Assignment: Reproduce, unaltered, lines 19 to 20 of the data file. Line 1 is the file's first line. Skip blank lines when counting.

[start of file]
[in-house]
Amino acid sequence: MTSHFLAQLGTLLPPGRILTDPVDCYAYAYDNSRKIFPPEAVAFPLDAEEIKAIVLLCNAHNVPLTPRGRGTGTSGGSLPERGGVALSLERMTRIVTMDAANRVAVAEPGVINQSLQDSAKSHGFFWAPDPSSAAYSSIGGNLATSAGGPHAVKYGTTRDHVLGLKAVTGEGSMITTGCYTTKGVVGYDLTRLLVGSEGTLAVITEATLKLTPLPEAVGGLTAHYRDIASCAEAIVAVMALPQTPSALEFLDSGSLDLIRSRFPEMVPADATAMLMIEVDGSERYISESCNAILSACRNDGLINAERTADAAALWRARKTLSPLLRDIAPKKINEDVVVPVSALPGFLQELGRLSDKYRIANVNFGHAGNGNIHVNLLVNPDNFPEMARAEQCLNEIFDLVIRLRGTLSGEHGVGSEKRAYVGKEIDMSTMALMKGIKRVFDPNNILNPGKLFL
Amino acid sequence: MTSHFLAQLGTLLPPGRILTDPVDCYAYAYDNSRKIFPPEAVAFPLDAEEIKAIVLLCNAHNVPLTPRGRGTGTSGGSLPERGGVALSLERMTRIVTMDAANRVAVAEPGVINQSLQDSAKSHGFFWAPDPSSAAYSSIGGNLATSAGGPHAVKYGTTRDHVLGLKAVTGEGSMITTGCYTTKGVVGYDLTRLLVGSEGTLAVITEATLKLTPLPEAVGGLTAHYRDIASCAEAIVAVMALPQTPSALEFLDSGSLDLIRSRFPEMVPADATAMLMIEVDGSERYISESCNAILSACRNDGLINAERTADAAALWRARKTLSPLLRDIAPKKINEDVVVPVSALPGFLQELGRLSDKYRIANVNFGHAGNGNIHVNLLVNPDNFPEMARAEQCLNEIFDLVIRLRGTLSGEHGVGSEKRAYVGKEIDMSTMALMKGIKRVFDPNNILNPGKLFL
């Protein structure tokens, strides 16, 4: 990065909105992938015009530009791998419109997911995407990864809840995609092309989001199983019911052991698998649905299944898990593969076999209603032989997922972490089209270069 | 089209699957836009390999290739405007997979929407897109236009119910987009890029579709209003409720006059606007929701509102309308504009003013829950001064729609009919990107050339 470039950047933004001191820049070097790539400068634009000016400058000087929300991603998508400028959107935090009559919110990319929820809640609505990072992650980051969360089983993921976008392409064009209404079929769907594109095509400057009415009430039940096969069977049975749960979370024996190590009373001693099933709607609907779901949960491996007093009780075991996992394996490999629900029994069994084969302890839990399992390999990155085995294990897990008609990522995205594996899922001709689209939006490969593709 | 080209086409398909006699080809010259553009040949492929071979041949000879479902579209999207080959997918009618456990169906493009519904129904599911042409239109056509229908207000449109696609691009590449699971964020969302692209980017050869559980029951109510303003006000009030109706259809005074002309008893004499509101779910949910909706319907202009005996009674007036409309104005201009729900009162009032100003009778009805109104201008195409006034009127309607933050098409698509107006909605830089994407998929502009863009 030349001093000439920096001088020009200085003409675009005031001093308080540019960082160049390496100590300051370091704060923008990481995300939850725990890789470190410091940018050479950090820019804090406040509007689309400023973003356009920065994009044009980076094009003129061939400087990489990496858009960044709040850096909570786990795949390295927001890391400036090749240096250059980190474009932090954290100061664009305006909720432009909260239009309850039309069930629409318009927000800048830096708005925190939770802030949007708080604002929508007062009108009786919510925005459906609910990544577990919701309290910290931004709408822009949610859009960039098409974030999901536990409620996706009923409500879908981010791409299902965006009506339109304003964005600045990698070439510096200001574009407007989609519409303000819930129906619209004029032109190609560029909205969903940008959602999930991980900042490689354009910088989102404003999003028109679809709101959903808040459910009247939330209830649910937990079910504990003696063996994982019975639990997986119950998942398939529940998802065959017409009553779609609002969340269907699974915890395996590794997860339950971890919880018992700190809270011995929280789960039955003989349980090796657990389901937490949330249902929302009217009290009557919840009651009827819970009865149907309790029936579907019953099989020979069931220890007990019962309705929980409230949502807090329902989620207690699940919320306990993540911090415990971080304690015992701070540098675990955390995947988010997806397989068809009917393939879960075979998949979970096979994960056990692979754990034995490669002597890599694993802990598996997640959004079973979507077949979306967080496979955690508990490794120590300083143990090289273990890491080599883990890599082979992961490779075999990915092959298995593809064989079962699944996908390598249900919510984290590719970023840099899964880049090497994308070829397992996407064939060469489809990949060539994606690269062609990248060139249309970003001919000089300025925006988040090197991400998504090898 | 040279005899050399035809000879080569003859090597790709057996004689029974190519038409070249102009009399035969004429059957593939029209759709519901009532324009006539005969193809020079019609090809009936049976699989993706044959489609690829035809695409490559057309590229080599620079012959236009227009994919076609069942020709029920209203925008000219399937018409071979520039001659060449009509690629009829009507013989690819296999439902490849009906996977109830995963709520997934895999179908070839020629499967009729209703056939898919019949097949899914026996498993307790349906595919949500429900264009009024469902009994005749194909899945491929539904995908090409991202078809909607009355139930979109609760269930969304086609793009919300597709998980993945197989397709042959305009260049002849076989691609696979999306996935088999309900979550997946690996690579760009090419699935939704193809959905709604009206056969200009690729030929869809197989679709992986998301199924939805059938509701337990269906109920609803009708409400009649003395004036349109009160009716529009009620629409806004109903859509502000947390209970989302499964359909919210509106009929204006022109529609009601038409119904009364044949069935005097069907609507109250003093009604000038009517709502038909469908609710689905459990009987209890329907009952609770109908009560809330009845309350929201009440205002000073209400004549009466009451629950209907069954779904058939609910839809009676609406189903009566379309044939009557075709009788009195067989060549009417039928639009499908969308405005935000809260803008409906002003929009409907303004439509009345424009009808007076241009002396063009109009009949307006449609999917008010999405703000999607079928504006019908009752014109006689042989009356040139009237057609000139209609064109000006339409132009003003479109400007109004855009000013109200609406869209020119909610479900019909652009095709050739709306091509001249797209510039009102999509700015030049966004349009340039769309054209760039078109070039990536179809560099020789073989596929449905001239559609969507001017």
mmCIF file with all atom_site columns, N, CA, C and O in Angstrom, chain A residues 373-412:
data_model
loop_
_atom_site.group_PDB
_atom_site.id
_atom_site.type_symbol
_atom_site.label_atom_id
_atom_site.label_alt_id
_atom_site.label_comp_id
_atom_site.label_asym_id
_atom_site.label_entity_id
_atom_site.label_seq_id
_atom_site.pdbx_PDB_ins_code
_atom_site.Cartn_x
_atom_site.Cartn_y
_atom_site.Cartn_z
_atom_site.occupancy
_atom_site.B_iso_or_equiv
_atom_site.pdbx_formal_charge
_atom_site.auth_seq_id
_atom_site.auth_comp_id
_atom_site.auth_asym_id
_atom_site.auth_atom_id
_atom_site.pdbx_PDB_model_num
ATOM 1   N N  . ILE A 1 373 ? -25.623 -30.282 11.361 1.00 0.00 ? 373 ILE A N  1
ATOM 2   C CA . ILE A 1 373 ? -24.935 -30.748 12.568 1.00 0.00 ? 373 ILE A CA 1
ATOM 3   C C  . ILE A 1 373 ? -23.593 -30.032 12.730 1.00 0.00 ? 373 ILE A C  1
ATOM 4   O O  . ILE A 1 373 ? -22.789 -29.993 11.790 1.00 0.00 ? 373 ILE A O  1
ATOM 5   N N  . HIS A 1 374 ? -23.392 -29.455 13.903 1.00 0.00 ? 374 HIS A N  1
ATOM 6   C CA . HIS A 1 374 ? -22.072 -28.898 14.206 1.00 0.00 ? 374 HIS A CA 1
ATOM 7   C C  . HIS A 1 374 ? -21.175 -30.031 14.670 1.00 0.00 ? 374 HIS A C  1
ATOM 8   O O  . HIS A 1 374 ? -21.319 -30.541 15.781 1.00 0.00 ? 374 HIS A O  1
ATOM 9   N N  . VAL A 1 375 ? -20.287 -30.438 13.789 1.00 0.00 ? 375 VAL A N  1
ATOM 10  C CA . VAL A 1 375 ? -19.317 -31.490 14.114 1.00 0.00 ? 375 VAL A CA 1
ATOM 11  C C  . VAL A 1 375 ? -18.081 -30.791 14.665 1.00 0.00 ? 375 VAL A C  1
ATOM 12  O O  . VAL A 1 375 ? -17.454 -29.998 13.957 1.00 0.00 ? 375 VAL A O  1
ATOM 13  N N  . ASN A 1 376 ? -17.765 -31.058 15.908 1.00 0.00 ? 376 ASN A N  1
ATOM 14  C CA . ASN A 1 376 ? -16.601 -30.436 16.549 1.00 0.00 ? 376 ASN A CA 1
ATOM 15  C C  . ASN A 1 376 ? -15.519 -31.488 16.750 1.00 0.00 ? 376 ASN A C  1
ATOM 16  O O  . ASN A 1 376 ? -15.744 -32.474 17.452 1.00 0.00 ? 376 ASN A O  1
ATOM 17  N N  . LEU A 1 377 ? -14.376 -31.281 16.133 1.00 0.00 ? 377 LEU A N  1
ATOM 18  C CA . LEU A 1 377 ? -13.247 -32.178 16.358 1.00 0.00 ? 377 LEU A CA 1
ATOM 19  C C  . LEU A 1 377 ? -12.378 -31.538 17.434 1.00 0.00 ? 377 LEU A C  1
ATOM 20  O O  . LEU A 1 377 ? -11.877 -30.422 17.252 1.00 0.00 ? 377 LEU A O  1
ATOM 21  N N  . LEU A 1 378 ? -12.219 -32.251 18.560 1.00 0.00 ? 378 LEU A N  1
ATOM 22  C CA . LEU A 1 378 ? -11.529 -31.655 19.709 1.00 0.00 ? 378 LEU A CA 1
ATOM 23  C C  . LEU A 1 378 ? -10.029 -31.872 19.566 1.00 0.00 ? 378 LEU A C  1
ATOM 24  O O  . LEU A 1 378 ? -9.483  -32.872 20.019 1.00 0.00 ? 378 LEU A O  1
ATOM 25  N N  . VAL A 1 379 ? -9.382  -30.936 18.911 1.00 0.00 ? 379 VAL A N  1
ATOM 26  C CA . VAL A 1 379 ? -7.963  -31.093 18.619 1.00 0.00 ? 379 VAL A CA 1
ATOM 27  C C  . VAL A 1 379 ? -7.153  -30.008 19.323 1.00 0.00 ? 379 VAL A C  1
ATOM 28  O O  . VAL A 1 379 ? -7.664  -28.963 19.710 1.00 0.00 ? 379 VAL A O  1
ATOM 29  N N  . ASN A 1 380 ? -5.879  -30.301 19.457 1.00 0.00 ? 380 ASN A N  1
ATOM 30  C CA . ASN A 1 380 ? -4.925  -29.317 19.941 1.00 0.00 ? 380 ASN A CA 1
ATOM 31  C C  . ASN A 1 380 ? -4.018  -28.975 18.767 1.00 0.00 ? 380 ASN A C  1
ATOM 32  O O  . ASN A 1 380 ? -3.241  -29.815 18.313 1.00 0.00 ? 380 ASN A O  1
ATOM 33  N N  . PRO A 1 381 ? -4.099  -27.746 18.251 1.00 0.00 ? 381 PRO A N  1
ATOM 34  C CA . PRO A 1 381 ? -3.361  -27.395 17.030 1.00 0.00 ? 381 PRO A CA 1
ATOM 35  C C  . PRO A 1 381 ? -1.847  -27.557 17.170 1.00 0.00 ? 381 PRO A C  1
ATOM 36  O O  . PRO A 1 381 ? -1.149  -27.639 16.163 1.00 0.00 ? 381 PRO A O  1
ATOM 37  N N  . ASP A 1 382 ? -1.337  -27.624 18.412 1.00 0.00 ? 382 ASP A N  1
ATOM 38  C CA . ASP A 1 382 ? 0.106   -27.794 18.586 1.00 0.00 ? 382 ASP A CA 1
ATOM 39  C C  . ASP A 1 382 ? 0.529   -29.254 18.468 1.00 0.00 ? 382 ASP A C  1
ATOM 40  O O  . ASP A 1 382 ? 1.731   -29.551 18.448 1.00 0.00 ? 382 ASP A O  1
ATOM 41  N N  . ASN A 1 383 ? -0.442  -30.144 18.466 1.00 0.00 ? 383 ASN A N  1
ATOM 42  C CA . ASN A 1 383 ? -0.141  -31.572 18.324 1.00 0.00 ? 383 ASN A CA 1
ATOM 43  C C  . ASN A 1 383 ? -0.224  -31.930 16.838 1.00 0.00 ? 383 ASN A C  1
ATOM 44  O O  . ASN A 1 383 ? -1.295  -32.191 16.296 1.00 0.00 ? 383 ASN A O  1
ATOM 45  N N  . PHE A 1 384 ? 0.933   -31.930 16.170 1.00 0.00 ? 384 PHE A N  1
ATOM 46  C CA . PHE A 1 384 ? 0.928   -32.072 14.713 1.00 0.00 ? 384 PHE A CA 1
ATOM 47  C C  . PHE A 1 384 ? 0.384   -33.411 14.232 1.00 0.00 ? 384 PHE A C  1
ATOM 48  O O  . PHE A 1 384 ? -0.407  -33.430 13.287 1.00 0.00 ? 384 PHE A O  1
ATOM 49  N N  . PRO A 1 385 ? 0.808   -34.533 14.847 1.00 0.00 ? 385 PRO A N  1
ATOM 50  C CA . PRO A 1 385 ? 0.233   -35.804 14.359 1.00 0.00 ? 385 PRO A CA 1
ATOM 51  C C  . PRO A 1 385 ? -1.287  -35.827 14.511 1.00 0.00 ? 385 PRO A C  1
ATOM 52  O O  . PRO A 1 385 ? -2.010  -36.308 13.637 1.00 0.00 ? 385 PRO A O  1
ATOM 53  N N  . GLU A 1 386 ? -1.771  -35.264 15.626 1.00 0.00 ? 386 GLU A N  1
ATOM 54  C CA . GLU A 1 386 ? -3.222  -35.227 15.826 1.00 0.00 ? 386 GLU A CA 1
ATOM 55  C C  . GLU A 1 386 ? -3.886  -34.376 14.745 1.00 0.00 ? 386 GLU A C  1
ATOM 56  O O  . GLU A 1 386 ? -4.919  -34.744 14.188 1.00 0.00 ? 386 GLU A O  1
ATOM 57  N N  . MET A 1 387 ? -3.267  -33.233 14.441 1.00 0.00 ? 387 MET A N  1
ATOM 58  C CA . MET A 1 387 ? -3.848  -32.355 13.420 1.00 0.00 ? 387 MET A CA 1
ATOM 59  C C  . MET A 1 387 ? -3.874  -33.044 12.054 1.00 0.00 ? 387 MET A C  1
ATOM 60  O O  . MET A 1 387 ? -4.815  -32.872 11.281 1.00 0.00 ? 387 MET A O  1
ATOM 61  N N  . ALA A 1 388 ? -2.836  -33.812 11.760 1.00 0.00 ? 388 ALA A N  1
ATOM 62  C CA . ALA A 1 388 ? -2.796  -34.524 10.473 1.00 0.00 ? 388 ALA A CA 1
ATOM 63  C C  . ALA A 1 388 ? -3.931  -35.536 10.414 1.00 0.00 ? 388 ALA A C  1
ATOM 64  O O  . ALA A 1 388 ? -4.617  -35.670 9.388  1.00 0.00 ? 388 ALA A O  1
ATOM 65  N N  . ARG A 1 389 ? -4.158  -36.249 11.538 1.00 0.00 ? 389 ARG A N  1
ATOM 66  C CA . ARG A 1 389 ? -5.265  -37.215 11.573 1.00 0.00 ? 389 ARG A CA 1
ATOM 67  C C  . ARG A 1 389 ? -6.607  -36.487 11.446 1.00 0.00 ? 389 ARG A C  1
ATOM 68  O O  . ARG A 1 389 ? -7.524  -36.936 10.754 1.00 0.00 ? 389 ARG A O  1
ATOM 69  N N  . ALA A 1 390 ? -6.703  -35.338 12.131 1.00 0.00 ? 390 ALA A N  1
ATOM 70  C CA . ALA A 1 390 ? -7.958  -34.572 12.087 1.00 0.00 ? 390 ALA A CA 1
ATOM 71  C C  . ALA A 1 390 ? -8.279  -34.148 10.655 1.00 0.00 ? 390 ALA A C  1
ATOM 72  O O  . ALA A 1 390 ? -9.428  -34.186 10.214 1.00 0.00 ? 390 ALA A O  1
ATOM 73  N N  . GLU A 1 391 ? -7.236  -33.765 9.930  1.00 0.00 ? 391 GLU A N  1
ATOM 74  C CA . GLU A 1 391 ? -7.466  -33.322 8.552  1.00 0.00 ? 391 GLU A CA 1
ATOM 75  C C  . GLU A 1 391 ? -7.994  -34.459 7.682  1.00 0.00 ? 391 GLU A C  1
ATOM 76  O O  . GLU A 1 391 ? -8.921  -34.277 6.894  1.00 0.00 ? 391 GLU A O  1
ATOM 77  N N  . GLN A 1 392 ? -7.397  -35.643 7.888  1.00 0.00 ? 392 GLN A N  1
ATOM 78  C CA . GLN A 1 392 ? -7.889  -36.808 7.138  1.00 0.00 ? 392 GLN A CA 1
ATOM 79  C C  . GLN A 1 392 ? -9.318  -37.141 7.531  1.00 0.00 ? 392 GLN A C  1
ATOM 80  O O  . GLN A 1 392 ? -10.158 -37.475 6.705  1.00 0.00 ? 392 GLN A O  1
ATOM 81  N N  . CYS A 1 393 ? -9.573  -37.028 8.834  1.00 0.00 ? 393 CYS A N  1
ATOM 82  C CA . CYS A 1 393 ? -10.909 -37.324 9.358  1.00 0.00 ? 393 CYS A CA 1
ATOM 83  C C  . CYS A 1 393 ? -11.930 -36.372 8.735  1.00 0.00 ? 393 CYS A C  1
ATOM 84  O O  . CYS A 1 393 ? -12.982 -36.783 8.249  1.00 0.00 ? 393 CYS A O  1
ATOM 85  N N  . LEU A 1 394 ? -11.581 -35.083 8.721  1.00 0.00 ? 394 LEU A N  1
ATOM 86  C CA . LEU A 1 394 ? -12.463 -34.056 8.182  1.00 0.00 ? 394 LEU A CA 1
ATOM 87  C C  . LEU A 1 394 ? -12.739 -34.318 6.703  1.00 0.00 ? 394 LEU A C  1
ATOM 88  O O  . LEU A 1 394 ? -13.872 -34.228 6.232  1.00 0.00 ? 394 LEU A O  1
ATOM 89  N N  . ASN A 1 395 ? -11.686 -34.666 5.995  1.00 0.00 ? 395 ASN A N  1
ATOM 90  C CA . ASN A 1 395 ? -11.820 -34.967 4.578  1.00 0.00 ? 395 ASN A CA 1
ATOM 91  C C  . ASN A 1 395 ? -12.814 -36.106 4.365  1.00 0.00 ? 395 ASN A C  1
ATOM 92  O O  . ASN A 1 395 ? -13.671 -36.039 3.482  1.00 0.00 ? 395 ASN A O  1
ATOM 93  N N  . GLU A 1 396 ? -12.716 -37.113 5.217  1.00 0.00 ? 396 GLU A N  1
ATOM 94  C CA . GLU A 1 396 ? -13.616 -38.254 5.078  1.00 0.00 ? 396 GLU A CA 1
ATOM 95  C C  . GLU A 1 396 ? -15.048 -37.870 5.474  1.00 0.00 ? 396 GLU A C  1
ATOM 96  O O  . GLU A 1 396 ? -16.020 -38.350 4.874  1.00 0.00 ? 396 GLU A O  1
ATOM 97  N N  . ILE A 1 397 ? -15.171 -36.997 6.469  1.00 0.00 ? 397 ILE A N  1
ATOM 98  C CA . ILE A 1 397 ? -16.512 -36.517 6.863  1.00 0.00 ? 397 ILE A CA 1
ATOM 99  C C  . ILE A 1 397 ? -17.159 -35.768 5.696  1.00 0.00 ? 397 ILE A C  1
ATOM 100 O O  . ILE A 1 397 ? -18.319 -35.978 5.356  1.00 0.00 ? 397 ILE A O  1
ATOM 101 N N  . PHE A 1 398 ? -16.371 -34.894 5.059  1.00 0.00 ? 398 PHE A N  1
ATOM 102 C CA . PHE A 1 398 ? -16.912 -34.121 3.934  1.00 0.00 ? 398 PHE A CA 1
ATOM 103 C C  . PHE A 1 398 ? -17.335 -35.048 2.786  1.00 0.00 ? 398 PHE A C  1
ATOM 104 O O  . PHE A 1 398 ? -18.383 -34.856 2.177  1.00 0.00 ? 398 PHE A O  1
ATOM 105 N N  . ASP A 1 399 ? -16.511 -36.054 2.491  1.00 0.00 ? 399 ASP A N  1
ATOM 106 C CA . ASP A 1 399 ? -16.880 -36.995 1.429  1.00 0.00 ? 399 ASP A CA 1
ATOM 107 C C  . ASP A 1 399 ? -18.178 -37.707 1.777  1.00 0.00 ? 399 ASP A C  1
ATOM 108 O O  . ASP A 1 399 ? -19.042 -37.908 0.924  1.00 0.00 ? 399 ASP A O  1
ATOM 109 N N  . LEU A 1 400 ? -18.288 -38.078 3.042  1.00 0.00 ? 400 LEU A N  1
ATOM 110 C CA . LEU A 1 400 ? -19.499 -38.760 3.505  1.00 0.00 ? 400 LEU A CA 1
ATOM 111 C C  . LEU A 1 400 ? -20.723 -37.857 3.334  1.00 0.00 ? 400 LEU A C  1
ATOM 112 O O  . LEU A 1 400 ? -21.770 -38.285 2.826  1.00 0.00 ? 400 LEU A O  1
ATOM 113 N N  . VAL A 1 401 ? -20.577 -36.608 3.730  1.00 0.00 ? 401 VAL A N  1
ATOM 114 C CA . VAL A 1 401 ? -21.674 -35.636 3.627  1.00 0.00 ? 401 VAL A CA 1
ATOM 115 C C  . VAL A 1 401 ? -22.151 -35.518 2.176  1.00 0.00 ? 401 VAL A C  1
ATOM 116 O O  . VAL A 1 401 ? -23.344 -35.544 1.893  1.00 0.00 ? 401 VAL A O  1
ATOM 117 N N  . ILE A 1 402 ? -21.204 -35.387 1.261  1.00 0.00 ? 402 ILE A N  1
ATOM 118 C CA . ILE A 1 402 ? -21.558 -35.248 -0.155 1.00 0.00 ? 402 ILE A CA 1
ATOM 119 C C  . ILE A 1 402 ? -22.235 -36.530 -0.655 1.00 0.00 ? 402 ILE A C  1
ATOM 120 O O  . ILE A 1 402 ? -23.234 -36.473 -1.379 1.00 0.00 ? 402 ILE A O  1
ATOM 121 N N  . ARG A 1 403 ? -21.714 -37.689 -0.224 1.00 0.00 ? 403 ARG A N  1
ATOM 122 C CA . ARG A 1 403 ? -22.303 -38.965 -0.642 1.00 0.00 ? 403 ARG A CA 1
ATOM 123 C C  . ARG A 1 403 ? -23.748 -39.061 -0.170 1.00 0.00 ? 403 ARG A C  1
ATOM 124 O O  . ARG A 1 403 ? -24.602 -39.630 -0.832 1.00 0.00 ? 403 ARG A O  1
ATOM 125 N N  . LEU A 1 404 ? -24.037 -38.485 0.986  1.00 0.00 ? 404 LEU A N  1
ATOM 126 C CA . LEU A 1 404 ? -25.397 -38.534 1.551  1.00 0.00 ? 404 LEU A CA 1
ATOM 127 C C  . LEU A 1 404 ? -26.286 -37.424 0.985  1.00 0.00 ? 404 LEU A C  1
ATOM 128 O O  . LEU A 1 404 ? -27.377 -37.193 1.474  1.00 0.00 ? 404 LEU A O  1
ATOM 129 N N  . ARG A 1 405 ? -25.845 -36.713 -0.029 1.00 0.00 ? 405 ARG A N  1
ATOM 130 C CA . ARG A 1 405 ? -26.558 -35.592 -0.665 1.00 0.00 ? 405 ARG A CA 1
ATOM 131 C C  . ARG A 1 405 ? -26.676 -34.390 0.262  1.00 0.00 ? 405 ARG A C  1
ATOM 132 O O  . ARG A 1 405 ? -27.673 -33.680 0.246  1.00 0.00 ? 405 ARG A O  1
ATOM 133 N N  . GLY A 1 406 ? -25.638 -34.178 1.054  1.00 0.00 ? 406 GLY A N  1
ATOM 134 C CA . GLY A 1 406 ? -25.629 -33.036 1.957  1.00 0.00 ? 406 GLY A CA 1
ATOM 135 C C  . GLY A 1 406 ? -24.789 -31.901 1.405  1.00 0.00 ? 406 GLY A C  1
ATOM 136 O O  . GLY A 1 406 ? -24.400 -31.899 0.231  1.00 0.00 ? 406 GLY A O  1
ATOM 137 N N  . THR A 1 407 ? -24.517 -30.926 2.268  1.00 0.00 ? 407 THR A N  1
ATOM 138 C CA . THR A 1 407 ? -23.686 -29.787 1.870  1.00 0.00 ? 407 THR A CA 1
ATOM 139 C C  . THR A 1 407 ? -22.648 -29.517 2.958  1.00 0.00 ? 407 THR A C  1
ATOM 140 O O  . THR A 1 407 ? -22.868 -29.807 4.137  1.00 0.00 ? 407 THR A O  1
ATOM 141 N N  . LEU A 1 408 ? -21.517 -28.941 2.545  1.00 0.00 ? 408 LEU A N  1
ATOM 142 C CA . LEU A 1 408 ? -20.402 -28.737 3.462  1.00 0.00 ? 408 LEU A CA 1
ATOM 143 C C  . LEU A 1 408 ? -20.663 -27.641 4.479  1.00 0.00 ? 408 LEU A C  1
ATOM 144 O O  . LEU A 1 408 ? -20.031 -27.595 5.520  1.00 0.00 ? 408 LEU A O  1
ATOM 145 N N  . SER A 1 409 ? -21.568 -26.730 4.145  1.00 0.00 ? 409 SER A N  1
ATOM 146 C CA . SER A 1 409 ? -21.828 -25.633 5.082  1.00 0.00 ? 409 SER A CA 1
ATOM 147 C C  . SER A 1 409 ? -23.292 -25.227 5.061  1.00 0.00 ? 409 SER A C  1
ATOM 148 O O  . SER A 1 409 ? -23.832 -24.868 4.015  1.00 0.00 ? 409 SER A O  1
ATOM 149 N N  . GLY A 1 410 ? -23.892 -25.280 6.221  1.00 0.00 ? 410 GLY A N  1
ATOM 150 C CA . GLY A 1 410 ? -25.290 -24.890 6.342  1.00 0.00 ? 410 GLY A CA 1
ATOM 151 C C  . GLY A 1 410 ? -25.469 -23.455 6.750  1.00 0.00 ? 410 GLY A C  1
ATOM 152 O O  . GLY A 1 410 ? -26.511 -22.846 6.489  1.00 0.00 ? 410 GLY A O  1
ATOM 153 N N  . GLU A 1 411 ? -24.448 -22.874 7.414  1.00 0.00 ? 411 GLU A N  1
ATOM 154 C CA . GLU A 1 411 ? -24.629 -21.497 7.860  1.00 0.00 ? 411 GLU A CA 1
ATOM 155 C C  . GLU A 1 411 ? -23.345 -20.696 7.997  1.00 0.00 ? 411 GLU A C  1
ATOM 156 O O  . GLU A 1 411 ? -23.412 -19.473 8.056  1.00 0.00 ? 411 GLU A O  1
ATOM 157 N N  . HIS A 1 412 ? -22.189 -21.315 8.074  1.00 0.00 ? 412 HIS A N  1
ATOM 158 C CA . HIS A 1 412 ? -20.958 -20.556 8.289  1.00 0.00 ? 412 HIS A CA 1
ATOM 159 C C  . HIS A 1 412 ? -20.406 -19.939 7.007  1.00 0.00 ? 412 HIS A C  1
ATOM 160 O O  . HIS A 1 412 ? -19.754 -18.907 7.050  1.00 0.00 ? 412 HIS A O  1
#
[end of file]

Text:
_atom_site.Cartn_y
_atom_site.Cartn_z